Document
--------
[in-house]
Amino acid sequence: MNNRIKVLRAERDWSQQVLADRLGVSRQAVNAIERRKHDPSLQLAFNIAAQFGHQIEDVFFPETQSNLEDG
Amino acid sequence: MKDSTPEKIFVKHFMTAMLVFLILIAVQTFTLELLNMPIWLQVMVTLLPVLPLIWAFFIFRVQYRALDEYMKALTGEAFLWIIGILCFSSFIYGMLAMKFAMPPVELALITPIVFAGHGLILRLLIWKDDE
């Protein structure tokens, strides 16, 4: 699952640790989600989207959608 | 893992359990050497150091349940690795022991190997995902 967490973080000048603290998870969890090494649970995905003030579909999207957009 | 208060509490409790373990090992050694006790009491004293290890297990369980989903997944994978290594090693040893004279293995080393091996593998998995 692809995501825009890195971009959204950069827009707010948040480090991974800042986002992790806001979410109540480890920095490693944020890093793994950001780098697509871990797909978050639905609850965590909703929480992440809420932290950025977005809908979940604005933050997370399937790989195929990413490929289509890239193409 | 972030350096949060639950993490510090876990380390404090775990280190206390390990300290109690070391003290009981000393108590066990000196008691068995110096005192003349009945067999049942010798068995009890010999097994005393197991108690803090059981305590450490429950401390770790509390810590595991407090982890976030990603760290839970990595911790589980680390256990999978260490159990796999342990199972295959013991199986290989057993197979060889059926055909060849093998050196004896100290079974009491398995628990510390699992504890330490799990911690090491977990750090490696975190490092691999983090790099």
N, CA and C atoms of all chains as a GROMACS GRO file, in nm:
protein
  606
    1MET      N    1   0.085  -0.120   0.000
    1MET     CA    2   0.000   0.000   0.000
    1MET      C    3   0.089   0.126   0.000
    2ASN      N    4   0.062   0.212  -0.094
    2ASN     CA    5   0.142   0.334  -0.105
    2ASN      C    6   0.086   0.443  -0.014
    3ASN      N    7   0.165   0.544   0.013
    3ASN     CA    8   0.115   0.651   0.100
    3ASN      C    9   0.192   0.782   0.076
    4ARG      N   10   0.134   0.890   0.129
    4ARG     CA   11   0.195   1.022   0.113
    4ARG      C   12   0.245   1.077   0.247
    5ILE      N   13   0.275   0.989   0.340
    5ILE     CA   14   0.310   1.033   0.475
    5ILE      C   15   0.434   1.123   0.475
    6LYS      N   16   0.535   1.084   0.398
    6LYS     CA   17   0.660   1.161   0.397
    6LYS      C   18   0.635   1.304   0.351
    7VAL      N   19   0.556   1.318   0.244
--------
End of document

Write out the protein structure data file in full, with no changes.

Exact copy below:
[in-house]
Amino acid sequence: MNNRIKVLRAERDWSQQVLADRLGVSRQAVNAIERRKHDPSLQLAFNIAAQFGHQIEDVFFPETQSNLEDG
Amino acid sequence: MKDSTPEKIFVKHFMTAMLVFLILIAVQTFTLELLNMPIWLQVMVTLLPVLPLIWAFFIFRVQYRALDEYMKALTGEAFLWIIGILCFSSFIYGMLAMKFAMPPVELALITPIVFAGHGLILRLLIWKDDE
């Protein structure tokens, strides 16, 4: 699952640790989600989207959608 | 893992359990050497150091349940690795022991190997995902 967490973080000048603290998870969890090494649970995905003030579909999207957009 | 208060509490409790373990090992050694006790009491004293290890297990369980989903997944994978290594090693040893004279293995080393091996593998998995 692809995501825009890195971009959204950069827009707010948040480090991974800042986002992790806001979410109540480890920095490693944020890093793994950001780098697509871990797909978050639905609850965590909703929480992440809420932290950025977005809908979940604005933050997370399937790989195929990413490929289509890239193409 | 972030350096949060639950993490510090876990380390404090775990280190206390390990300290109690070391003290009981000393108590066990000196008691068995110096005192003349009945067999049942010798068995009890010999097994005393197991108690803090059981305590450490429950401390770790509390810590595991407090982890976030990603760290839970990595911790589980680390256990999978260490159990796999342990199972295959013991199986290989057993197979060889059926055909060849093998050196004896100290079974009491398995628990510390699992504890330490799990911690090491977990750090490696975190490092691999983090790099």
N, CA and C atoms of all chains as a GROMACS GRO file, in nm:
protein
  606
    1MET      N    1   0.085  -0.120   0.000
    1MET     CA    2   0.000   0.000   0.000
    1MET      C    3   0.089   0.126   0.000
    2ASN      N    4   0.062   0.212  -0.094
    2ASN     CA    5   0.142   0.334  -0.105
    2ASN      C    6   0.086   0.443  -0.014
    3ASN      N    7   0.165   0.544   0.013
    3ASN     CA    8   0.115   0.651   0.100
    3ASN      C    9   0.192   0.782   0.076
    4ARG      N   10   0.134   0.890   0.129
    4ARG     CA   11   0.195   1.022   0.113
    4ARG      C   12   0.245   1.077   0.247
    5ILE      N   13   0.275   0.989   0.340
    5ILE     CA   14   0.310   1.033   0.475
    5ILE      C   15   0.434   1.123   0.475
    6LYS      N   16   0.535   1.084   0.398
    6LYS     CA   17   0.660   1.161   0.397
    6LYS      C   18   0.635   1.304   0.351
    7VAL      N   19   0.556   1.318   0.244